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Spider-Man: Homecoming (2017): A Review

One of my earliest memories in life is reading Web of Spider-Man #3, a dog-eared copy missing a cover, but a book filled with art of a hero with an unforgettable costume. I recall so vividly my mom bringing me home a copy of the Todd McFarlane-drawn Spider-Man #1 from the newsstand. Even though I was 5, maybe 6, I poured over every page, loving the insane webs and crazy body physics.

As I grew older, Spider-Man became my personal hero – someone trying to do the right thing, someone overcoming their own internal struggles and anxiety, and under the right guise, laughing it all away and achieving greatness.

It’s fair to say then, that I was absolutely blown away in 2002, as I graduated high school, my life long inspiration “graduated” to the big-screen, as Sam Raimi’s Spider-Man brought my hero to cinematic life and redefined movie going as we know it.

I write now as a 32 year old man. My heroes are on the screen every few months. The impossible became possible – the universes I read in 4-color panels are broadcast around the world on giant screens, rewatched on televisions and mobile devices. The nerds won.

With all of that, it would be completely understood were I underwhelmed by Spider-Man: Homecoming.

It’s the third version of the character in ten years. The sixth Spider-Man film overall. The sixteenth Marvel Cinematic Universe title.

Yet, here I am to tell you that director Jon Watts (Cop Car) has delivered not only the greatest Spider-Man movie to date, but also possibly the greatest superhero movie, period.

Introduced in last year’s Captain America: Civil War, Spider-Man: Homecoming continues the tale of Tom Holland’s Peter Parker, a high-school sophomore with brilliant intellect, an aunt who worries about him (and raises him on her own), and his version of Spider-Man is a YouTube sensation for his acts of heroism in the Queens, NY region. The classic origin story is eschewed, picking up – literally – where we last saw him, with a video diary describing his involvement in the Steve/Tony war of last year. He’s now outfitted with a really cool suit (via Robert Downey Jr.’s Tony Stark), a handler who mostly ignores him (Jon Favreau returning as Happy Hogan), and balances local heroics (cover story: “Stark Internship”) with a stacked school schedule including the Academic Decathlon.

What makes the movie so clever is that the film delivers big by keeping the focus small. It’s been said that the Marvel Studios creative team wanted to make a movie which was as much The Breakfast Club as it was the latest superhero romp, and they delivered. The joy of the film isn’t always in the flashy super heroics (of which there is many), but in the full Peter Parker experience. His crush on senior class member Liz (Laura Harrier), his nerdy best pal Ned (Jacob Batalon), the sarcastic and surreal Michelle (Zendaya) – even the new school version of bully Flash Thompson (Tony Revolori) stands out here. We get a feel of what is life is, day to day – we even see him visit his bodega. For the first time on screen, the movie has as much a realized version of the kid behind the mask as it does the hero who shows up to save the day.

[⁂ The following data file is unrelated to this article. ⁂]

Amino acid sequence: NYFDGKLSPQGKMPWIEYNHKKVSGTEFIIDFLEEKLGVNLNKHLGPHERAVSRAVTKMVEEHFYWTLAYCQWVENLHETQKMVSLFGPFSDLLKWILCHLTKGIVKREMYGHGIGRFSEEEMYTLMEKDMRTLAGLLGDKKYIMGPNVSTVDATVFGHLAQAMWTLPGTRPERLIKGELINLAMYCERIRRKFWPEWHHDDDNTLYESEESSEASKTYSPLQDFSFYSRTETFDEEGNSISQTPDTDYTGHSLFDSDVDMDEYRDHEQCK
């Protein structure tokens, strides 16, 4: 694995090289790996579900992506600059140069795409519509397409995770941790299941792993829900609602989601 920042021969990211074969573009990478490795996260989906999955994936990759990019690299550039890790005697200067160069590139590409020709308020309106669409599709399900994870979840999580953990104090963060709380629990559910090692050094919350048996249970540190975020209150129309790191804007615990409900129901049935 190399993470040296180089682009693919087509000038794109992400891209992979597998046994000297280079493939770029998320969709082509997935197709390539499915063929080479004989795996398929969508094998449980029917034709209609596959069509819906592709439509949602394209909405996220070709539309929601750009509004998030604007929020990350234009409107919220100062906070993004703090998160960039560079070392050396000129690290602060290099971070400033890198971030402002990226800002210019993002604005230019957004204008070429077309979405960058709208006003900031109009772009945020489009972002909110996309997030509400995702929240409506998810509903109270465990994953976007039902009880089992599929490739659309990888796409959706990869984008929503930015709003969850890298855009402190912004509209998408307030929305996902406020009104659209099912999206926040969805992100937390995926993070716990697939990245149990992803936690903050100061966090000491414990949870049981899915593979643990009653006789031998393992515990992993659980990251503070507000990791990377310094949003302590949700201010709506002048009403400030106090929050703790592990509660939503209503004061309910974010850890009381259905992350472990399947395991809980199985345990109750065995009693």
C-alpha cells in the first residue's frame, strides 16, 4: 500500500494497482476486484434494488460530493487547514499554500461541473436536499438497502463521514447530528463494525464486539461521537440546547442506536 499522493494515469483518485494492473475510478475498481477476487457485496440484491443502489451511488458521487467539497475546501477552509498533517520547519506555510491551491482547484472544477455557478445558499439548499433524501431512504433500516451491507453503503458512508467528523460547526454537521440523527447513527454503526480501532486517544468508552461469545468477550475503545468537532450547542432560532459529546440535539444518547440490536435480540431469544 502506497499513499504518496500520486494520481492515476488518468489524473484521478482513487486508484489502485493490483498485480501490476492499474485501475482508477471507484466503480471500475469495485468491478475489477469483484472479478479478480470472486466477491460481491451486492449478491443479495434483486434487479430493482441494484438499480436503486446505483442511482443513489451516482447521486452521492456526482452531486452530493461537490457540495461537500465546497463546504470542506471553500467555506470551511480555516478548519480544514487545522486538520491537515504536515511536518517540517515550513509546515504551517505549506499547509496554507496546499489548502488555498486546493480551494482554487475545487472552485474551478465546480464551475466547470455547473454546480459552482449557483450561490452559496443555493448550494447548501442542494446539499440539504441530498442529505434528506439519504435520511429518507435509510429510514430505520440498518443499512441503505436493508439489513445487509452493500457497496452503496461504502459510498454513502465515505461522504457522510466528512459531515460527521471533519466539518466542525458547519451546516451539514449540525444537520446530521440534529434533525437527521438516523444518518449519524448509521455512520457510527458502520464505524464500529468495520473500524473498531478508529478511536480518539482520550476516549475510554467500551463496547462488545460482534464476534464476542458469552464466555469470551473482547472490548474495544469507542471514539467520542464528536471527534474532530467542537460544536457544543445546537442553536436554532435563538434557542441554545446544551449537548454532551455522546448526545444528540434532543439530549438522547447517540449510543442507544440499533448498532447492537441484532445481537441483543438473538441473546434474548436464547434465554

Thankfully, this is met with arguably the best on-screen villain for Spider-Man yet, Michael Keaton as the Vulture. Save your Birdman or Batman vs. Spider-Man jokes for another day, as Keaton puts in great work justifying why exactly his character becomes the force of crime which he does – which also has a convenient and smart tie to the MCU as a whole. There’s an incredible scene with his character and Tom Holland which I won’t dare spoil, but it’s one of the smartest, most clever versions of a hero/villain clash I’ve seen, and it ties perfectly into the greater whole of the film.

Some may have been concerned about the ties of Tony Stark to the film, along with any other MCU inclusions, but I’m glad to say that they are if anything, minor, and serve to help the plot moving forward. This is a Spider-Man movie, not the Iron Man and his Spider Pal movie which the marketing has driven home, and it’s all the better for it.

Spider-Man: Homecoming is a full-on crowd pleaser. The jokes are real and earned (not the standard MCU quips for days feel, as it’s more character moments than witty repartee), the action is brilliantly laid out and shot, and the set pieces grow in scope as the vision of the movie widens. Special props to the CG team here as well, for adding little “struggles” to the Spider-Man swinging and landing animations, as they help grow the vision of a newer, wet-behind-the-ears hero.

If you loved Tom Holland’s appearance in Civil War last year, good news – he lives and breathes the role. The best Peter, the best Spider-Man yet, hands down, coming after actors who seemed to excel as one or the other, but never both. I can’t wait to see him continue to play off of the rest of the universe, but more importantly, after this movie, I want him to have his own solo adventures for as long as he can.

Wrapped by a wonderful Michael Giacchino score, and some solid needle drops (whoever picked Spoon’s “The Underdog” is my new hero), there is not an inch of this movie which doesn’t deliver. I could not be more overjoyed about what Sony Pictures and Marvel Studios, along with Jon Watts, the writing team of Jonathan Goldstein & John Francis Daley, and the brilliant cast have given us.

This one is for the little dude inside me who still is in awe in superheroes, and the grown man who loves great blockbuster filmmaking. Spider-Man: Homecoming is one of the greats. Period. Am I biased? Absolutely. But was I overjoyed? Hell yes.

Spider-Man: Homecoming is in theaters now.

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